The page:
Genomic epidemiology

The group uses sequencing together with informatics tools to spot occurrences of highly virulent or resistant pathogens and implement targeted interventions to prevent their spread.

Resistance to the current antimicrobials is evolving at an alarming rate. 700,000 persons per year dies from resistant infections and it is estimated that this number will rise to 10 million per year in 2050. Resistance may thus develop faster that new drugs can be developed. In a recent report from April 2014, WHO concludes “A post-antibiotic era – in which common infections and minor injuries can kill – far from being an apocalyptic fantasy, is instead a very real possibility for the 21st Century”. It is therefore imperative to prepare for a world where bacterial infections may be deadly and untreatable. Since pre-antibiotic times various approached to hinder spread of infectious diseases have been used, and these approaches should be revisited and updated in light of the technological development in the last 50 years.

We are using sequencing together with informatics tools to spot occurrences of highly virulent or resistant strains and implement targeted interventions to prevent their spread. This will involve bringing genetic epidemiology together with epidemiological modeling, and working closely with hospitals and health authorities involved in disease control.

The aim of the group is to provide the scientific foundation for future internet-based solutions where a central database will enable simplification of total genome sequence information and comparison to all other sequenced including spatial-temporal analysis. We will develop algorithms for rapid analyses of whole genome DNA-sequences, tools for analyses and extraction of information from the sequence data and internet/web-interfaces for using the tools in the global scientific and medical community. The activity is being expanded to also include other microorganisms, such as vira and parasites as well as metagenomic samples.

Center for Genomic Epidemiology

Over the last 6 years we have worked on developing a system for surveillance and diagnostics of infectious diseases at the Center for genomic Epidemiology (CGE). The basic aims are to find out what is in a sample (typing), how pathogenic it is, and what the antibiotic resistances profile is phenotyping. For epidemiological tracing it is furthermore necessary to know how it evolutionarily is related to isolates from other samples.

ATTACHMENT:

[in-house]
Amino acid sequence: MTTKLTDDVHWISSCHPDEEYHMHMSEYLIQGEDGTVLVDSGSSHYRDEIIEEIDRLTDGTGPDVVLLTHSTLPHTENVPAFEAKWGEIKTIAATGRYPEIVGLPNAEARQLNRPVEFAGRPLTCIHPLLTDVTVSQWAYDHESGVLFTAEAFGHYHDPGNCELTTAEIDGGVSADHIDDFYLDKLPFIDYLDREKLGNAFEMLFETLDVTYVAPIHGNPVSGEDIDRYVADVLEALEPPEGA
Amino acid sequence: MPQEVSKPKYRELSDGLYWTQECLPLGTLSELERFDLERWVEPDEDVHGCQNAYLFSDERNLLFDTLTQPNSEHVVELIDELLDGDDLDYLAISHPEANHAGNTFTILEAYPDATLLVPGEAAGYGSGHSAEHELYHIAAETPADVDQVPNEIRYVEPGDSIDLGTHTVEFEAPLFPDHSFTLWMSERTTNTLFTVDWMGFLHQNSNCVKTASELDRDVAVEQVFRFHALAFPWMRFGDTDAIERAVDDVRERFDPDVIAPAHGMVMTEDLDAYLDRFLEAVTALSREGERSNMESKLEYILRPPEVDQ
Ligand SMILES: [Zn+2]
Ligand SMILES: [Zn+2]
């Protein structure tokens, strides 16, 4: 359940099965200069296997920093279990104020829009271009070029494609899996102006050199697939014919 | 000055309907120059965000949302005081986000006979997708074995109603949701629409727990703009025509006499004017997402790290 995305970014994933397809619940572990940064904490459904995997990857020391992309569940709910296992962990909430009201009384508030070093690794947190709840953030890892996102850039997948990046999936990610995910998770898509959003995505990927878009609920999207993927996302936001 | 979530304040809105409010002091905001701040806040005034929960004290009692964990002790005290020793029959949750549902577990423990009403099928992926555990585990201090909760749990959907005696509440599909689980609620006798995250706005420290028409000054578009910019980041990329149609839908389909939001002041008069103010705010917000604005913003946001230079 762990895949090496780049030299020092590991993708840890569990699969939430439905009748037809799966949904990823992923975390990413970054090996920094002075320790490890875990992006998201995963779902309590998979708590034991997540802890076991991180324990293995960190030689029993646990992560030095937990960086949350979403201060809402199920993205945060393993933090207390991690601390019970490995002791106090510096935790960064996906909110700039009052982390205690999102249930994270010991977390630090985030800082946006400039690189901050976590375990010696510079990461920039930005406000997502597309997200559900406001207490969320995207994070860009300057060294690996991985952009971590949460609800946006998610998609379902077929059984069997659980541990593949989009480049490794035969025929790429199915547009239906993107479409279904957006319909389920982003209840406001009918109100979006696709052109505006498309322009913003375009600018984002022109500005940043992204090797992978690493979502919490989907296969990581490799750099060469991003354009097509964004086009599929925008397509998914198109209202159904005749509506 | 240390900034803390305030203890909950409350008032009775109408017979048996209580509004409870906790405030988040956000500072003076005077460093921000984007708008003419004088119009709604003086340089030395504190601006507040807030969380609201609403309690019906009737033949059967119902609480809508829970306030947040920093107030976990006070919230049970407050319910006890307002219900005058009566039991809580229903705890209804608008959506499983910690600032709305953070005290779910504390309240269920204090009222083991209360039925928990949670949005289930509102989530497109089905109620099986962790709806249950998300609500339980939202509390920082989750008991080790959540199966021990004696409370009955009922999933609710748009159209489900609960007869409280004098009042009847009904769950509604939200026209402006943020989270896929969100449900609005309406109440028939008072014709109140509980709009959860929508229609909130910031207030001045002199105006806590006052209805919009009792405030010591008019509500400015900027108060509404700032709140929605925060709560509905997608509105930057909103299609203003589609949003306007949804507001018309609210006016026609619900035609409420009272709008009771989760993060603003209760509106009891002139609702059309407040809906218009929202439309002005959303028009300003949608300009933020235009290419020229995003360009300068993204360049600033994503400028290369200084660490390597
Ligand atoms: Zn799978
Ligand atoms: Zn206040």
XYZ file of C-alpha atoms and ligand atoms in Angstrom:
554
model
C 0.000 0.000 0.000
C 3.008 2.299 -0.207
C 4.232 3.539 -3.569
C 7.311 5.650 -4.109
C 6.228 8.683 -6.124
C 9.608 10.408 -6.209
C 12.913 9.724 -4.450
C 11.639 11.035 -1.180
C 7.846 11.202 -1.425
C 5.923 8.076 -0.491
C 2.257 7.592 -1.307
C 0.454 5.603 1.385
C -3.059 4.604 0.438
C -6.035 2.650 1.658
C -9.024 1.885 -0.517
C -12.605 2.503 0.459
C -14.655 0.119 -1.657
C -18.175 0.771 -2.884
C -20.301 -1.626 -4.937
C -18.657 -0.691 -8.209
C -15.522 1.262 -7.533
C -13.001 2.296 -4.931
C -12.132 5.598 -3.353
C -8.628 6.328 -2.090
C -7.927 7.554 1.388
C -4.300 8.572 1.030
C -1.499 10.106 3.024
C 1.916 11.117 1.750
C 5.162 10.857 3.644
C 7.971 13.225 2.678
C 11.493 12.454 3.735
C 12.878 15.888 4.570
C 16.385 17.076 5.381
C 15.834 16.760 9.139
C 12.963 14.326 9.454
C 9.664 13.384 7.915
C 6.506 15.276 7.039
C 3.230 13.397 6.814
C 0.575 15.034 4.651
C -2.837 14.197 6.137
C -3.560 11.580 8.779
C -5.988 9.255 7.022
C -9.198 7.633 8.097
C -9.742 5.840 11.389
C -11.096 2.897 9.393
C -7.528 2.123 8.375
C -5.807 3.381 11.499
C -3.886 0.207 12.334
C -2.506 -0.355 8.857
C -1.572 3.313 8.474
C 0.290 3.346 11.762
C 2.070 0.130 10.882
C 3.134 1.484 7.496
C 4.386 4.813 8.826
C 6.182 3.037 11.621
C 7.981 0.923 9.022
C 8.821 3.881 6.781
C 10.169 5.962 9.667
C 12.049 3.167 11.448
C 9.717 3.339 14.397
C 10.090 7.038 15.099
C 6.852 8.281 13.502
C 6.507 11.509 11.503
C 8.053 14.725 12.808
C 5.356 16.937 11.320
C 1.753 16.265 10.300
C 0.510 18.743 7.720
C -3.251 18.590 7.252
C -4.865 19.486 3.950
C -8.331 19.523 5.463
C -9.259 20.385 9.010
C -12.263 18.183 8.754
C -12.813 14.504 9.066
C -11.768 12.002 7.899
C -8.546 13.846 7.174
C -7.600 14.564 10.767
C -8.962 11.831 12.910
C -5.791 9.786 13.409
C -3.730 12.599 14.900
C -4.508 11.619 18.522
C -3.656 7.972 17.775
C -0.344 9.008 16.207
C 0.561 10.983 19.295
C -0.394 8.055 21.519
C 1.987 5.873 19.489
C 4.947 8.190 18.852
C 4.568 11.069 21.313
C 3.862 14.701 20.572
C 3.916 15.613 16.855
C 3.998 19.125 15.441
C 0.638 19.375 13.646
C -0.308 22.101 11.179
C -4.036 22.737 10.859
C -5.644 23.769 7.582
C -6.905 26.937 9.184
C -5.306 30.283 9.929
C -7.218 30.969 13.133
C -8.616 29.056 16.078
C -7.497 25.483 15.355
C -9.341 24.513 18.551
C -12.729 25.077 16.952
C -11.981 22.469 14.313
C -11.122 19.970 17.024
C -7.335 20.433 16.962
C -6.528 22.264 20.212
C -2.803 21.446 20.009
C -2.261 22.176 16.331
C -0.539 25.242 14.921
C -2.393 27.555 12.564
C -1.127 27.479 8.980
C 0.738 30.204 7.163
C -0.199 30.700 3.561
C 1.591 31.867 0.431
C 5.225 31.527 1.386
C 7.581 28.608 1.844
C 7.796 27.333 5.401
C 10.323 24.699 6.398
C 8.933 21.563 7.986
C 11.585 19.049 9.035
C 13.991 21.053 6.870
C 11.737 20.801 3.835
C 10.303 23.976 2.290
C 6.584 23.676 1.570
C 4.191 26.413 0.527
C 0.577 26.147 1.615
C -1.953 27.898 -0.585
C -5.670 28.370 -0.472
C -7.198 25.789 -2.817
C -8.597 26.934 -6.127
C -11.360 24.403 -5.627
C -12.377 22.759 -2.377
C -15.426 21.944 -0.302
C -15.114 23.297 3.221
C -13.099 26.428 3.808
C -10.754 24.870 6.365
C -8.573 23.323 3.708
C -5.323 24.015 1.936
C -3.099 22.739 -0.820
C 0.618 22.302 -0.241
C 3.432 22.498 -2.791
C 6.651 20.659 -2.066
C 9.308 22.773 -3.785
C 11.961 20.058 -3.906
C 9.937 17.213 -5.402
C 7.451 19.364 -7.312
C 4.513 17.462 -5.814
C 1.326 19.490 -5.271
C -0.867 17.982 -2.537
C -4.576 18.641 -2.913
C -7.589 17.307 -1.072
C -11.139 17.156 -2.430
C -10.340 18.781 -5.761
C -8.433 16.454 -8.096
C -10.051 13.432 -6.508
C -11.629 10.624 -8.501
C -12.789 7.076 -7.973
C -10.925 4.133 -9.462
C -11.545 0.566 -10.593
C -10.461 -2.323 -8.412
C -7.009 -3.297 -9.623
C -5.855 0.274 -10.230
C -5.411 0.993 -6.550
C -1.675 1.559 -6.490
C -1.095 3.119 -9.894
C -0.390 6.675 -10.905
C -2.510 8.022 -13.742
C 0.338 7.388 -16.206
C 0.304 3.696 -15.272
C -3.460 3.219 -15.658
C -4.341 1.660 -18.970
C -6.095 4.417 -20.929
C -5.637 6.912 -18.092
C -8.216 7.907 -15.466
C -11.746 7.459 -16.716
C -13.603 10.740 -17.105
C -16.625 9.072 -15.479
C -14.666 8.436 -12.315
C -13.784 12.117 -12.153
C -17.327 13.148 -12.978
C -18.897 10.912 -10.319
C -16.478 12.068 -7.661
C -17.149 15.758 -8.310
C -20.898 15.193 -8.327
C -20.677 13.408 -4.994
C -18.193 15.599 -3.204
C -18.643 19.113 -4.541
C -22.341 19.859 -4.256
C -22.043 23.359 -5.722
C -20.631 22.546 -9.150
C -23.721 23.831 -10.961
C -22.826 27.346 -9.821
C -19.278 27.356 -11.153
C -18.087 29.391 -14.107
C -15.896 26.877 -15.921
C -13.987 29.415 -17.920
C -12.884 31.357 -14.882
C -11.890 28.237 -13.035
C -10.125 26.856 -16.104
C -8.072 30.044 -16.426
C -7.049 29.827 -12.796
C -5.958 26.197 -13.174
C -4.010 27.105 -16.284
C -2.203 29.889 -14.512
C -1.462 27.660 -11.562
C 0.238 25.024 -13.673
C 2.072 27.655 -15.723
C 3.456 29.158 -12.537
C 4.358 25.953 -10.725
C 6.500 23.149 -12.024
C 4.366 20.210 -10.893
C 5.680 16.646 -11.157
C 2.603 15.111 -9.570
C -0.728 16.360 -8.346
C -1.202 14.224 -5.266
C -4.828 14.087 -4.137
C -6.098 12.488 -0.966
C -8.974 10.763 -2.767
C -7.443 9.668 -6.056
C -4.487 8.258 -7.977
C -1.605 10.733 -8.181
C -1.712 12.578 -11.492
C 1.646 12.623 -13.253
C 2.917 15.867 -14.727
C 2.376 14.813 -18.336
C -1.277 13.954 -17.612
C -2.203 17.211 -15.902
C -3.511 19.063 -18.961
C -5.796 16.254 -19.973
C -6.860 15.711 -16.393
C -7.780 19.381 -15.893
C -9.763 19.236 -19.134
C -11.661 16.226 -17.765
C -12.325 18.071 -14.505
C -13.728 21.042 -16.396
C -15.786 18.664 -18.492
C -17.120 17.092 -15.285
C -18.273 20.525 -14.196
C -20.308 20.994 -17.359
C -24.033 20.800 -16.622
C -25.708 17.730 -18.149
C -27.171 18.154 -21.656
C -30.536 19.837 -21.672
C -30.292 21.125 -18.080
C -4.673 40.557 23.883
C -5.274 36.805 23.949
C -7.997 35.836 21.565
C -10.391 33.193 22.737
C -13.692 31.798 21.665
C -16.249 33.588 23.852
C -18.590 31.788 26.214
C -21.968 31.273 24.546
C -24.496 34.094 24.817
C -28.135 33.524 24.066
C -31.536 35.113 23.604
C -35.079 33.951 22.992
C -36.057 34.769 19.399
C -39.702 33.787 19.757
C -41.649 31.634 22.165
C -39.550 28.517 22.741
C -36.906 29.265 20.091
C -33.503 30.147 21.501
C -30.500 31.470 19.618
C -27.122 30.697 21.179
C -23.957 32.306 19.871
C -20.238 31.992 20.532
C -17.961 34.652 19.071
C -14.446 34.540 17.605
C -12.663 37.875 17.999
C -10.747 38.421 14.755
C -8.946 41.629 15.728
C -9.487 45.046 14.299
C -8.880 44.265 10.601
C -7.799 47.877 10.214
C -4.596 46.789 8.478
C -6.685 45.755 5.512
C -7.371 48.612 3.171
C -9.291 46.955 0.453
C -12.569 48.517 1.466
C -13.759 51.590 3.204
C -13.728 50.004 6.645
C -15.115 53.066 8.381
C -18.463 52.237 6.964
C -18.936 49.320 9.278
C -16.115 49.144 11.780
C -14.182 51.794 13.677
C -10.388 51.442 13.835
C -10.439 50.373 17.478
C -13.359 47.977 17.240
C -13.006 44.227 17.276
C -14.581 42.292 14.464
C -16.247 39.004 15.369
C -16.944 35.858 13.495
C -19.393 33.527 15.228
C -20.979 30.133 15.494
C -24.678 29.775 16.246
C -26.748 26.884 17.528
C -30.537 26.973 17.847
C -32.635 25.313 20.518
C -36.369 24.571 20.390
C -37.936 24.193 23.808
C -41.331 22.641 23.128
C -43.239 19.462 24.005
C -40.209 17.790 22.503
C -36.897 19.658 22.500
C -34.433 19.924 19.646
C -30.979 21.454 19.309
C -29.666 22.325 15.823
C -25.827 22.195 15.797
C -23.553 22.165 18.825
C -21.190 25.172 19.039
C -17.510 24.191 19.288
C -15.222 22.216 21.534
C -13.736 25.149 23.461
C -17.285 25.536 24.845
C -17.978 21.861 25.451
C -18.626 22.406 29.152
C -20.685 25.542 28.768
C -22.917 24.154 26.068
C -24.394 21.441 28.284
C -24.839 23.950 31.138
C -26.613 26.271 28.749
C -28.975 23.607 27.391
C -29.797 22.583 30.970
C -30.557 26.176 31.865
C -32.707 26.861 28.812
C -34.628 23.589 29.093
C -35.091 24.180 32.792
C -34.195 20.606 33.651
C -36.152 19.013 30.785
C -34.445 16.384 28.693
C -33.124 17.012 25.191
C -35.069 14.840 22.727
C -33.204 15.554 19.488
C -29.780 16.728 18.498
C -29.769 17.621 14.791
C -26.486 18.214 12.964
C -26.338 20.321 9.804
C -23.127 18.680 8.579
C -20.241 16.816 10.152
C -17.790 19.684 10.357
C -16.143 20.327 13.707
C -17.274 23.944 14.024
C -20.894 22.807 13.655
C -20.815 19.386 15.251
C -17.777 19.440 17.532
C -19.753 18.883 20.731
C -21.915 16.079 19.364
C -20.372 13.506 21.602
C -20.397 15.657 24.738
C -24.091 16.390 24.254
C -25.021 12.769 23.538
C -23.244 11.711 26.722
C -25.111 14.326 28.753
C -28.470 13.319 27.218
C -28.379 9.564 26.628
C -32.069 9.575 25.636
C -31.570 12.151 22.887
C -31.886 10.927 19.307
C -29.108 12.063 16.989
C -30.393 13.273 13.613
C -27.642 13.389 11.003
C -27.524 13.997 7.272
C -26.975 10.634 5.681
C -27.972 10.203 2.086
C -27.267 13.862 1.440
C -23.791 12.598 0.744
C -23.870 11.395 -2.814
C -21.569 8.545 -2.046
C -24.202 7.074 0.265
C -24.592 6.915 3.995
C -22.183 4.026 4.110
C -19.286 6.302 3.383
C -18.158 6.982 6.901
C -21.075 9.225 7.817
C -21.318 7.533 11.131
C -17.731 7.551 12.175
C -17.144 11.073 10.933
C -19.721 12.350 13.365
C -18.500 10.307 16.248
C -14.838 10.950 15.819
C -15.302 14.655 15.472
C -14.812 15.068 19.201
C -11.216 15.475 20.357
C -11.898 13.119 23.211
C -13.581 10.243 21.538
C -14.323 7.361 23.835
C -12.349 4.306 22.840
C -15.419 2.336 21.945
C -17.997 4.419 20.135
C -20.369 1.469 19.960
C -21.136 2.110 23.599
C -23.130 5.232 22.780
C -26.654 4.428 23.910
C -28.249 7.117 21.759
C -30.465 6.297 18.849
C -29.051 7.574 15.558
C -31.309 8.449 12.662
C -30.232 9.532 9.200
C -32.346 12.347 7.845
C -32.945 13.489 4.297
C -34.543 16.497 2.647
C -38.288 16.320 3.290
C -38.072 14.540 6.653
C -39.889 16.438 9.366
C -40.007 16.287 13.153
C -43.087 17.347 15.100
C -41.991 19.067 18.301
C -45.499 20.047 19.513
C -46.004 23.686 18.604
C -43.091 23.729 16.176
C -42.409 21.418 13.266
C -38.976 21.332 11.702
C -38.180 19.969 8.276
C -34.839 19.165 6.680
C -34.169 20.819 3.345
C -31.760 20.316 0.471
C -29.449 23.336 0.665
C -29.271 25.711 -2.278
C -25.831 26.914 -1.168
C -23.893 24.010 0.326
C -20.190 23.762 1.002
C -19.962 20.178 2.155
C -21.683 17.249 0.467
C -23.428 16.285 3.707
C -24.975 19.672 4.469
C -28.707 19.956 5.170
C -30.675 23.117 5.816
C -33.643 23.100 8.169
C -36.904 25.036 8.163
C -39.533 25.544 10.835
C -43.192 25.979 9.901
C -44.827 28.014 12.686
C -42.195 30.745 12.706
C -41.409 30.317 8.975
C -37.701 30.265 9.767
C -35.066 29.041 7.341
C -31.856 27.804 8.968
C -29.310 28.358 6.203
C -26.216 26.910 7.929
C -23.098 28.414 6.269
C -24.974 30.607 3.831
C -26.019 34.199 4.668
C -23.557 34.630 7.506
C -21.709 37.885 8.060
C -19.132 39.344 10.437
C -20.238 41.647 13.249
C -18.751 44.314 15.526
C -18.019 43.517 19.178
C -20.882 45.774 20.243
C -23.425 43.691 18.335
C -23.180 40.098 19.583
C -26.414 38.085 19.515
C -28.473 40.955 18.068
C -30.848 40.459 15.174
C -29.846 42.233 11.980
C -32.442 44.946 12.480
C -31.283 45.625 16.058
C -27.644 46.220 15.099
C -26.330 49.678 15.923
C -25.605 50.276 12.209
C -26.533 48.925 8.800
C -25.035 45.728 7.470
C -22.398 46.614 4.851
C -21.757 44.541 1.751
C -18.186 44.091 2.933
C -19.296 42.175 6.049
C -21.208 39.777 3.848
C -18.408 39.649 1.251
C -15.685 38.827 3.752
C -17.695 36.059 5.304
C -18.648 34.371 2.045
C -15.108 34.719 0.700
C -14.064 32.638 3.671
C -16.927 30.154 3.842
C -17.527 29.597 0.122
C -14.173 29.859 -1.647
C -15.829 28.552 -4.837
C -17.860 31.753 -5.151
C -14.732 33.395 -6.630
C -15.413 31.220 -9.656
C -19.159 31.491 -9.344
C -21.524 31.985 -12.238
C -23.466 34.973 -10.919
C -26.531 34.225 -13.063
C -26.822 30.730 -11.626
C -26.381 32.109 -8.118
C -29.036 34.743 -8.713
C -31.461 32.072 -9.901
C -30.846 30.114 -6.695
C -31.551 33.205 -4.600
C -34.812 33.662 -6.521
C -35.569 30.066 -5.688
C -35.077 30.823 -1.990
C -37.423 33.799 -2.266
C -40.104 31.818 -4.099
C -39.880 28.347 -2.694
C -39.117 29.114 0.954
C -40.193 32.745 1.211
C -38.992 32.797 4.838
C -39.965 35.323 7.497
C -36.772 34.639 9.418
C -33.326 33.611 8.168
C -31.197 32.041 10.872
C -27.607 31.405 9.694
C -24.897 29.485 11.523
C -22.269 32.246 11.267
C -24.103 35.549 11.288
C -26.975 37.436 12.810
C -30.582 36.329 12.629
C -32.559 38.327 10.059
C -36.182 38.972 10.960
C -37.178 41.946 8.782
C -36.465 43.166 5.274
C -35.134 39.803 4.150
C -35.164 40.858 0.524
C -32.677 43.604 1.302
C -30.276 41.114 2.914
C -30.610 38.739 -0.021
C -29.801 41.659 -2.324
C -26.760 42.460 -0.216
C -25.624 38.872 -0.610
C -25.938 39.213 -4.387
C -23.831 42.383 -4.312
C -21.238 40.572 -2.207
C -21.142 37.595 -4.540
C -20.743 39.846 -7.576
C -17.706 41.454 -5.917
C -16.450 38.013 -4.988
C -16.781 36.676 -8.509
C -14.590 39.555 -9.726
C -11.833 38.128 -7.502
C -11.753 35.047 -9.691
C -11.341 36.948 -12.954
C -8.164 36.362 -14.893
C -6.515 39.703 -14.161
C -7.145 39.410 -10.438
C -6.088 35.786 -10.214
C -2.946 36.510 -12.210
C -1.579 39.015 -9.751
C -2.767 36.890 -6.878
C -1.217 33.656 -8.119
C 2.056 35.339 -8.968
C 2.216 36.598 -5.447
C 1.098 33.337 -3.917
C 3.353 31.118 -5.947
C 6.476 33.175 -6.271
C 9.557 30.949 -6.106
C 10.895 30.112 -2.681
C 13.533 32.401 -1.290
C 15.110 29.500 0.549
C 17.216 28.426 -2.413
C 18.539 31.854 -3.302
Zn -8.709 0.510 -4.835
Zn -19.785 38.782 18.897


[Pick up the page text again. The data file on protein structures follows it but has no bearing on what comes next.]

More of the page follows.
In addition to the genomic epidemiology the group is engaged in other areas of research. These include Protein networks in cancers, development of a recombinant antibody-based treatment of snakebites and analysis of immune responses in HIV infected.

Research areas

The group is engaged in the following research areas.


The first tool we developed at CGE was a method for Multi Locus Sequence Typing (MLST) of bacteria using the raw reads (or assembled genomes) as input (Larsen et al., 2012.). This method is available as a webserver ( As for other MLST methods the user must select the species for the method to use the correct MLST scheme. We have therefore recently evaluated a number of methods based on 16S, k-mers, and ribosomal genes to deduct the species from the raw sequences (Larsen et al, submitted). We found that the k-mer based method was very fast and reliable for species identification. This method is available via We have later adopted the above-described methodology to another typing scheme: plasmid MLST (pMLST) (Manuscript in prepatation)

Phenotype predictions

Once a pathogen is diagnosed it is important to know what you can treat it with and what you cannot treat it with. We have therefore developed a method for identification of acquired antimicrobial resistance genes (Zankari et al., 2012b). A major effort was put in to compiling a human curated database based both on public databases and scientific papers. There have been raised concerns that an assigned genotype may not always correspond to a phenotype for example because mutations outside a gene may affect the expression of the gene product. We therefore conducted a study to compare geno- and phenotype. We found that genotyping using whole-genome sequencing is a realistic alternative to surveillance based on phenotypic antimicrobial susceptibility testing (Zankari et al., 2012a). We found a surprisingly high concordance (99.74%) between phenotypic and predicted antimicrobial susceptibility. This is promising, but is must also be said that the study was conducted in a population with relatively low levels of resistance and lower levels of concordance may be found in other populations.